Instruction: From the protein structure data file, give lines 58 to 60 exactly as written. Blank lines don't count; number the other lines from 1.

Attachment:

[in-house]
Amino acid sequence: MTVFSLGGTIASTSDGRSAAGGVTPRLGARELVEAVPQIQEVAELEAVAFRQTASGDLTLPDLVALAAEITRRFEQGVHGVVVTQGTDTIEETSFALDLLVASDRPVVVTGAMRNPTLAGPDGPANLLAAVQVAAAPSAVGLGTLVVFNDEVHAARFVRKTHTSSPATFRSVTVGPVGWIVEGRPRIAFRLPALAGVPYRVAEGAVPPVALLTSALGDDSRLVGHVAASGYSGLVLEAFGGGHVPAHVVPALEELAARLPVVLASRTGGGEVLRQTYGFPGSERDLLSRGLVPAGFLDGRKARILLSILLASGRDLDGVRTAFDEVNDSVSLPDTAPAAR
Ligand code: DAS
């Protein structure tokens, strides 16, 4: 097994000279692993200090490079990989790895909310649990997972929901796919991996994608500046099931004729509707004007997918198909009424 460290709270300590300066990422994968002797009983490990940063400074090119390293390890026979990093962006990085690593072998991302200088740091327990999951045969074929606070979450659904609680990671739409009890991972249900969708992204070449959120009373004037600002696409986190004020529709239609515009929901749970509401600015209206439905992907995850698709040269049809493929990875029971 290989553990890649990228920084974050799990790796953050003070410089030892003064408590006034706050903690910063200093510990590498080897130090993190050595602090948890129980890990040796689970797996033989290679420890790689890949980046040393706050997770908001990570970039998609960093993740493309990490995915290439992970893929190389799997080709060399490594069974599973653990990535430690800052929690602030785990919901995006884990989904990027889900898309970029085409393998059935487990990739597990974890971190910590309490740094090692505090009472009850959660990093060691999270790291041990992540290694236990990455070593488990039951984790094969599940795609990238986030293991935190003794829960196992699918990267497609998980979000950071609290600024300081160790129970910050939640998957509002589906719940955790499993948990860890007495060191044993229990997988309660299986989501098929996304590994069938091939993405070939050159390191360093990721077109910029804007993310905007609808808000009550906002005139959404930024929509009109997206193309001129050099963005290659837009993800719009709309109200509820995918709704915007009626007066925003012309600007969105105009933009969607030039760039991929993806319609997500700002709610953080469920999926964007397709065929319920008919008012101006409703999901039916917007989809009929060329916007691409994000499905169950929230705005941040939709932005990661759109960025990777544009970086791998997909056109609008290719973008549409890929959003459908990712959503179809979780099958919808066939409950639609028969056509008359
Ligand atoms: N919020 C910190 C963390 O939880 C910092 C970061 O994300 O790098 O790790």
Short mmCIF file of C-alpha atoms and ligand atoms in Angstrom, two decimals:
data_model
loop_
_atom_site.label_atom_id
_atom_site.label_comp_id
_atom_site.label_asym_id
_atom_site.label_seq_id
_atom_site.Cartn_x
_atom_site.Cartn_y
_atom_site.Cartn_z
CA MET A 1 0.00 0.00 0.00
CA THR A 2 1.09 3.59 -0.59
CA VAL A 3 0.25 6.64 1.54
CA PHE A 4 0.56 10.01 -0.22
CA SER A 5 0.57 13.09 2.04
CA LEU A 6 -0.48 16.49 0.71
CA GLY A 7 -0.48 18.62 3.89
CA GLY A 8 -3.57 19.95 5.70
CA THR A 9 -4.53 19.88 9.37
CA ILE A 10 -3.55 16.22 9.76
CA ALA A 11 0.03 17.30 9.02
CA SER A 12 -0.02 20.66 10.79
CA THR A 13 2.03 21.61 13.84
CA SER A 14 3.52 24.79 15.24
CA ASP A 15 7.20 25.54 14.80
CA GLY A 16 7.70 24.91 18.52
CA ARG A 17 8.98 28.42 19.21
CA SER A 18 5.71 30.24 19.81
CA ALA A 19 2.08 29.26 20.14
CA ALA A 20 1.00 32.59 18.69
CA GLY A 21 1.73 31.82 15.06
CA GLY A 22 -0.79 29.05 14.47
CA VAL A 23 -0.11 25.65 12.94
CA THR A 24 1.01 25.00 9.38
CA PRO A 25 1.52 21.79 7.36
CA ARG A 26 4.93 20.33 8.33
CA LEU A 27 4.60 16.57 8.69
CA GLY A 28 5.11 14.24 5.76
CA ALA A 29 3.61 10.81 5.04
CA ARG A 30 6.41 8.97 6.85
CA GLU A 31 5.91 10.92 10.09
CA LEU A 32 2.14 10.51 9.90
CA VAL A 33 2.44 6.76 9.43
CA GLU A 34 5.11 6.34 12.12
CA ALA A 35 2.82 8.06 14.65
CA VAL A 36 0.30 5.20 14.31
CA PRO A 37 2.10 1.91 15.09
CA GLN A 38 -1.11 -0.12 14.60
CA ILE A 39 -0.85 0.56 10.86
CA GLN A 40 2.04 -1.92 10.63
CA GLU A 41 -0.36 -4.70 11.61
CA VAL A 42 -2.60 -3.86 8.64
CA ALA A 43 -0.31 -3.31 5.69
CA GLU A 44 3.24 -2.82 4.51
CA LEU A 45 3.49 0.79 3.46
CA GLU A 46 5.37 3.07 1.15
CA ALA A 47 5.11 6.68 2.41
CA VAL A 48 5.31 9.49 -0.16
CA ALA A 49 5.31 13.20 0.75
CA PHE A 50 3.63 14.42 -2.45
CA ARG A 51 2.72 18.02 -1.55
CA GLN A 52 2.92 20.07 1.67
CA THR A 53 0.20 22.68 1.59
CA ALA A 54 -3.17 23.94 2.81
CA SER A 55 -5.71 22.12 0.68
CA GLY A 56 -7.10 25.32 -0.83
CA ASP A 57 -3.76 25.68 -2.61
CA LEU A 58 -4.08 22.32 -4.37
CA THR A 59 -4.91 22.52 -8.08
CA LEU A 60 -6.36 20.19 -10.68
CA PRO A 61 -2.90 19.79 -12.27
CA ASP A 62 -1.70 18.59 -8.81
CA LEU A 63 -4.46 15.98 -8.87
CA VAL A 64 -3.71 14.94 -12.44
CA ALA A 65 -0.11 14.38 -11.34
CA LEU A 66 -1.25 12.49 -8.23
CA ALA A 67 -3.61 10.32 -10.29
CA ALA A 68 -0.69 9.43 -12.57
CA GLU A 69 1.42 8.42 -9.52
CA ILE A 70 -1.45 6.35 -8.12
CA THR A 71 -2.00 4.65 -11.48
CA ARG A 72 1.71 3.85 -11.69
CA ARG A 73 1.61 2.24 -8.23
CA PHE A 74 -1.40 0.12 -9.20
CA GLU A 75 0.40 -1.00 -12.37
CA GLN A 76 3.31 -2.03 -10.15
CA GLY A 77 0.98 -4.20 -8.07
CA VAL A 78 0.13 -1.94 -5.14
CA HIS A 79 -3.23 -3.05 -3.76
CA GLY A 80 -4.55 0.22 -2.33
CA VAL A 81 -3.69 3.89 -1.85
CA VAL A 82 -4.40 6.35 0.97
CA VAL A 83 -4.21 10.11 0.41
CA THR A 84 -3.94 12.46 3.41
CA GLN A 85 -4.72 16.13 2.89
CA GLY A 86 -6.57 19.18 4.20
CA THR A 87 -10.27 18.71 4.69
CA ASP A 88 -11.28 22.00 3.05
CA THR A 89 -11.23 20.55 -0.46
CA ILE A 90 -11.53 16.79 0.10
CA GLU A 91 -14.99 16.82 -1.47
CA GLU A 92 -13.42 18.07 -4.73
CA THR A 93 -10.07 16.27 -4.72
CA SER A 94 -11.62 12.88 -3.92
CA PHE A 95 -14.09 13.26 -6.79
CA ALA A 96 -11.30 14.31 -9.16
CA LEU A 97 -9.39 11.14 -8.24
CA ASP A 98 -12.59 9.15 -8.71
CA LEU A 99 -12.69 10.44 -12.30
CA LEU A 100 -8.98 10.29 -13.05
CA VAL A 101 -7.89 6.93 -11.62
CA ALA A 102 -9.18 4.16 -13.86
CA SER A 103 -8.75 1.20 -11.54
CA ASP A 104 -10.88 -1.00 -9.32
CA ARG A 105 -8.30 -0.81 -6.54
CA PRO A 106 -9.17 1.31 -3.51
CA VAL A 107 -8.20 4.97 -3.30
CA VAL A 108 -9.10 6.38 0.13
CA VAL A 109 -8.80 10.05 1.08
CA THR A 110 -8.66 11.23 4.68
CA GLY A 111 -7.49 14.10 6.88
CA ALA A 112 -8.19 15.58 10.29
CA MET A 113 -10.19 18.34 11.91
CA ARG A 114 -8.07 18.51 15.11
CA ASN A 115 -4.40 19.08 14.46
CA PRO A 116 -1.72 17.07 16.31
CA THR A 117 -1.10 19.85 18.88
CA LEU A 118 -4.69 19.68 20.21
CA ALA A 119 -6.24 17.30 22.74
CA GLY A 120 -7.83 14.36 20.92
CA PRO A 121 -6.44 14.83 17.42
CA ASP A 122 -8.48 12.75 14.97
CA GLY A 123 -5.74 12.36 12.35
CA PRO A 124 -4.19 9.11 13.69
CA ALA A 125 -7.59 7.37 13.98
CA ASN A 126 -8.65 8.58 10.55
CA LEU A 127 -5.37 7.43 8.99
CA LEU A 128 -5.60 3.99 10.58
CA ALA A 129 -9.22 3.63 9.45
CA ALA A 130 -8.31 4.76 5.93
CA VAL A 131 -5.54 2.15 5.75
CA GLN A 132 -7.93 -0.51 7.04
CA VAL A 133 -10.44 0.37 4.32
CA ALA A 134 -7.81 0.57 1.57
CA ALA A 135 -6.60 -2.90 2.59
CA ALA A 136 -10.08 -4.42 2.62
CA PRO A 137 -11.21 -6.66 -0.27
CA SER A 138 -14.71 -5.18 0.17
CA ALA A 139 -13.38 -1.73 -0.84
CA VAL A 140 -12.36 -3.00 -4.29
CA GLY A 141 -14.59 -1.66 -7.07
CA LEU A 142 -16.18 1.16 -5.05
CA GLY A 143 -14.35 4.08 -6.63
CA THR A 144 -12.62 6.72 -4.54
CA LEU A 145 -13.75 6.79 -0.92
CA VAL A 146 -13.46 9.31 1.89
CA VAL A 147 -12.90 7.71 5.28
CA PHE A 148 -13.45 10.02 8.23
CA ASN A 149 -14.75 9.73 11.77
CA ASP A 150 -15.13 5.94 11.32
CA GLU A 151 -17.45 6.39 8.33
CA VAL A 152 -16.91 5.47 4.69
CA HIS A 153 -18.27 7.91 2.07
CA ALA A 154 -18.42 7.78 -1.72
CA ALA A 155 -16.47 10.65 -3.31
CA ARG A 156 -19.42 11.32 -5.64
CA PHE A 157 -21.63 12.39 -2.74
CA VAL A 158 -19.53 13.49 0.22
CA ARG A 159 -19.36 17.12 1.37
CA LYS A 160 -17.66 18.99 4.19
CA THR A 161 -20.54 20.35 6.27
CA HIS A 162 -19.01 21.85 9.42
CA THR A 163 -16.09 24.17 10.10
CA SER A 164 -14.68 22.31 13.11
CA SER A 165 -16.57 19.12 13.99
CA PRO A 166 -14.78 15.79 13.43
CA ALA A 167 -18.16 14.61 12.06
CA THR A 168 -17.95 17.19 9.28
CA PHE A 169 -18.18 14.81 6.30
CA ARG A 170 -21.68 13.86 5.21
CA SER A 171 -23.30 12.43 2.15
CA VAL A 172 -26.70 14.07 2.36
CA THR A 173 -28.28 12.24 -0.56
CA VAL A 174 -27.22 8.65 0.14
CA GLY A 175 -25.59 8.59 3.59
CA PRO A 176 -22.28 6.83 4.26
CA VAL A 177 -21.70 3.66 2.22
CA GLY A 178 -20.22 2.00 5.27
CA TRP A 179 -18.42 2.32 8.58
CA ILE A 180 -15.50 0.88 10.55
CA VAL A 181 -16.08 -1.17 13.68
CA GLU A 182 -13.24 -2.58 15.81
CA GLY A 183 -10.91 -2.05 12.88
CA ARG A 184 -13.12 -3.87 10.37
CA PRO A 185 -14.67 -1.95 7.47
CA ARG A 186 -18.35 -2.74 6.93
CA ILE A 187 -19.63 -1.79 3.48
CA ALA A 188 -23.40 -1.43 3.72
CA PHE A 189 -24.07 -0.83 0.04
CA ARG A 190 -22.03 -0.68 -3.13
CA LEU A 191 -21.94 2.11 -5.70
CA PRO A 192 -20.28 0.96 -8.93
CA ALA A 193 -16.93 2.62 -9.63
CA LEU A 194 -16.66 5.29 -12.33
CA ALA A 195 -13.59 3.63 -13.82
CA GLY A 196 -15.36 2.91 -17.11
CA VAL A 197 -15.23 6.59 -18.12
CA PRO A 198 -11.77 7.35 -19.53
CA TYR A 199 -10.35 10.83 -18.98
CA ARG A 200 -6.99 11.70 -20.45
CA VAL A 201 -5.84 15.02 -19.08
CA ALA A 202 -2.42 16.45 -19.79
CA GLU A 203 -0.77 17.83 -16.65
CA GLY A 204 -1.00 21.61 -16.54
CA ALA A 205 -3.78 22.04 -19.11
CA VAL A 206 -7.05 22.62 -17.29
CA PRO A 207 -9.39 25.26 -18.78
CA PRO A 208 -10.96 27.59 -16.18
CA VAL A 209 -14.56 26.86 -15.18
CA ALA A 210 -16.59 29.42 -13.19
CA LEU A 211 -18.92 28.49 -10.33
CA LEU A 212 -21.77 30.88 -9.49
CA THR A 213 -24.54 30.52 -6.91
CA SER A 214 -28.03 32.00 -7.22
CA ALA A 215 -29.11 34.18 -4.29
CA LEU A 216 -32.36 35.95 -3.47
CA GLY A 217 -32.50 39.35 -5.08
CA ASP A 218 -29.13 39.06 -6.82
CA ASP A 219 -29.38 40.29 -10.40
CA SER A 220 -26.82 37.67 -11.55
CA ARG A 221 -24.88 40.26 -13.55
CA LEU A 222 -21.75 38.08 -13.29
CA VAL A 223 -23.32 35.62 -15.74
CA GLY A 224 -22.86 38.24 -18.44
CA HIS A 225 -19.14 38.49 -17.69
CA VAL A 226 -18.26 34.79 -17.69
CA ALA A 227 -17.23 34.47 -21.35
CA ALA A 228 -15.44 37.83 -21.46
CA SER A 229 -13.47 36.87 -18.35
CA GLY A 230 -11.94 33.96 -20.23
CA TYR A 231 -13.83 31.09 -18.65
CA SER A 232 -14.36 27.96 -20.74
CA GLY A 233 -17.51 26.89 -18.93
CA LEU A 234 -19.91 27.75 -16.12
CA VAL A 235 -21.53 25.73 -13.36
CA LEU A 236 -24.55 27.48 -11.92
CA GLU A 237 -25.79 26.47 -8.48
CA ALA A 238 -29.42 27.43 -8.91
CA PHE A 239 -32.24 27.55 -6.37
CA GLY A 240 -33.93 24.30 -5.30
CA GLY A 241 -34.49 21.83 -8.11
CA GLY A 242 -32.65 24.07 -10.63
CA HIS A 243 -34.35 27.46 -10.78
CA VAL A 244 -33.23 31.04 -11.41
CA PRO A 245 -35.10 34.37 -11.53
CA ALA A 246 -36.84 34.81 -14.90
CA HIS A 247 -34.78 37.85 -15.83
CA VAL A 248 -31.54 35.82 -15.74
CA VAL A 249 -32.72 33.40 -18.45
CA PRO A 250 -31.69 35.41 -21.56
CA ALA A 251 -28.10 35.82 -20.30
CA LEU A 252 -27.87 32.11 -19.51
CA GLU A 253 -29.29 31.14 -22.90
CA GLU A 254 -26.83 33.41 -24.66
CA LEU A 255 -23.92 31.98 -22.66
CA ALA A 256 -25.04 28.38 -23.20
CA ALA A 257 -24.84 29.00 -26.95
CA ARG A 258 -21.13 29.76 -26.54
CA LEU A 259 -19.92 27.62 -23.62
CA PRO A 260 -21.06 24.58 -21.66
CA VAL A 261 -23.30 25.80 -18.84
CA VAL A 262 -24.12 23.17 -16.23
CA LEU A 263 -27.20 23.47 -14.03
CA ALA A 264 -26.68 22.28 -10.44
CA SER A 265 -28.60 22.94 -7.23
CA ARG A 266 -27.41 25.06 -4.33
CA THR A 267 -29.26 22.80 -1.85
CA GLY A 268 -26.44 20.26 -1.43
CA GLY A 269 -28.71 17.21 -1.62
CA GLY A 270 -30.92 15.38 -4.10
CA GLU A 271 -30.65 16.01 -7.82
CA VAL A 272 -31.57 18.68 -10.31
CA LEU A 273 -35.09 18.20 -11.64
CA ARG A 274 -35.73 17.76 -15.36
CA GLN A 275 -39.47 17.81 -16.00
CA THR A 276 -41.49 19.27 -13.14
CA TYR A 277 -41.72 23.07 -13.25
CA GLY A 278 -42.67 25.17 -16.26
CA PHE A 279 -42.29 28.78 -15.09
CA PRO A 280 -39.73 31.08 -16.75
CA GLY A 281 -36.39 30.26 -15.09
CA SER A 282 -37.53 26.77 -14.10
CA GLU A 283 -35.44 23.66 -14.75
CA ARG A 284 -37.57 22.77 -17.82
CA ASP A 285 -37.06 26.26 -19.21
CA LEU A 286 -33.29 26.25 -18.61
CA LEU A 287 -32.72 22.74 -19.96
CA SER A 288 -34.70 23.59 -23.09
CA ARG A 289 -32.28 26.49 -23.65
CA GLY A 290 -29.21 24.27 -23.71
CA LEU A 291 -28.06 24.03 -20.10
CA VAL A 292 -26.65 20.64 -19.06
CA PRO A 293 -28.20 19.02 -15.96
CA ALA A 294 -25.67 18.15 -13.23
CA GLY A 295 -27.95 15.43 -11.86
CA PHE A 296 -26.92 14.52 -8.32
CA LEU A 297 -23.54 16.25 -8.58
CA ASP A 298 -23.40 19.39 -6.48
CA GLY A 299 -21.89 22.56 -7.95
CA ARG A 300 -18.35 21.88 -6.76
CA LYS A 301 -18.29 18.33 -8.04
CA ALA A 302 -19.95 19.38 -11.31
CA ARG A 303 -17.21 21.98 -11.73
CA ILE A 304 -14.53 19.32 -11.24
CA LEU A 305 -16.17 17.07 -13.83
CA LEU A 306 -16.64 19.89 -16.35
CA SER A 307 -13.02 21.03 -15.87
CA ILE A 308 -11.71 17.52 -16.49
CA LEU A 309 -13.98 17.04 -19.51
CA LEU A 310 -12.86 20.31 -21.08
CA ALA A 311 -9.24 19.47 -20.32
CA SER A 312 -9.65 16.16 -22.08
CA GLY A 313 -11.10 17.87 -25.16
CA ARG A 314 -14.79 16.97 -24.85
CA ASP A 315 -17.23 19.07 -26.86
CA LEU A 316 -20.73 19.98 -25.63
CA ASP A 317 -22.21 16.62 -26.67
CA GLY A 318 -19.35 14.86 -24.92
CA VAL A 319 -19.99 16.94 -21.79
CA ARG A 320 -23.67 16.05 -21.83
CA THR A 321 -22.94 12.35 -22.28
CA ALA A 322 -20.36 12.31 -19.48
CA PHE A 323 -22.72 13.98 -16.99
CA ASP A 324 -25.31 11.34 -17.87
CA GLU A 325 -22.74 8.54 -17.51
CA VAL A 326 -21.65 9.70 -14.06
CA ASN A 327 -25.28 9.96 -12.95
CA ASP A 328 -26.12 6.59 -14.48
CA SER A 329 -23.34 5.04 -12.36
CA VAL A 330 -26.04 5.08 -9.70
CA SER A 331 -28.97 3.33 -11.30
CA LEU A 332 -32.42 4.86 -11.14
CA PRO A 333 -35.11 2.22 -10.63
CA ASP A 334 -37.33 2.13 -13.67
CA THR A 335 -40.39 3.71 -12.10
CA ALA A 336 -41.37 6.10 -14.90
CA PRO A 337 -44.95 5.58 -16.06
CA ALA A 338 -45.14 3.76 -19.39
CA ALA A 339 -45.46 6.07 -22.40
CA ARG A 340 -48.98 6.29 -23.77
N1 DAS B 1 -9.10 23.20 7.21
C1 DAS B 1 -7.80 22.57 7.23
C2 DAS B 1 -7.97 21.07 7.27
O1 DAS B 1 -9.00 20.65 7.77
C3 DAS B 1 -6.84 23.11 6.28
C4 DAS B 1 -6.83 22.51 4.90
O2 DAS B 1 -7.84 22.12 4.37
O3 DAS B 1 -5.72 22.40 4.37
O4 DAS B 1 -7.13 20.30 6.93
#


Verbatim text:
CA ALA A 43 -0.31 -3.31 5.69
CA GLU A 44 3.24 -2.82 4.51
CA LEU A 45 3.49 0.79 3.46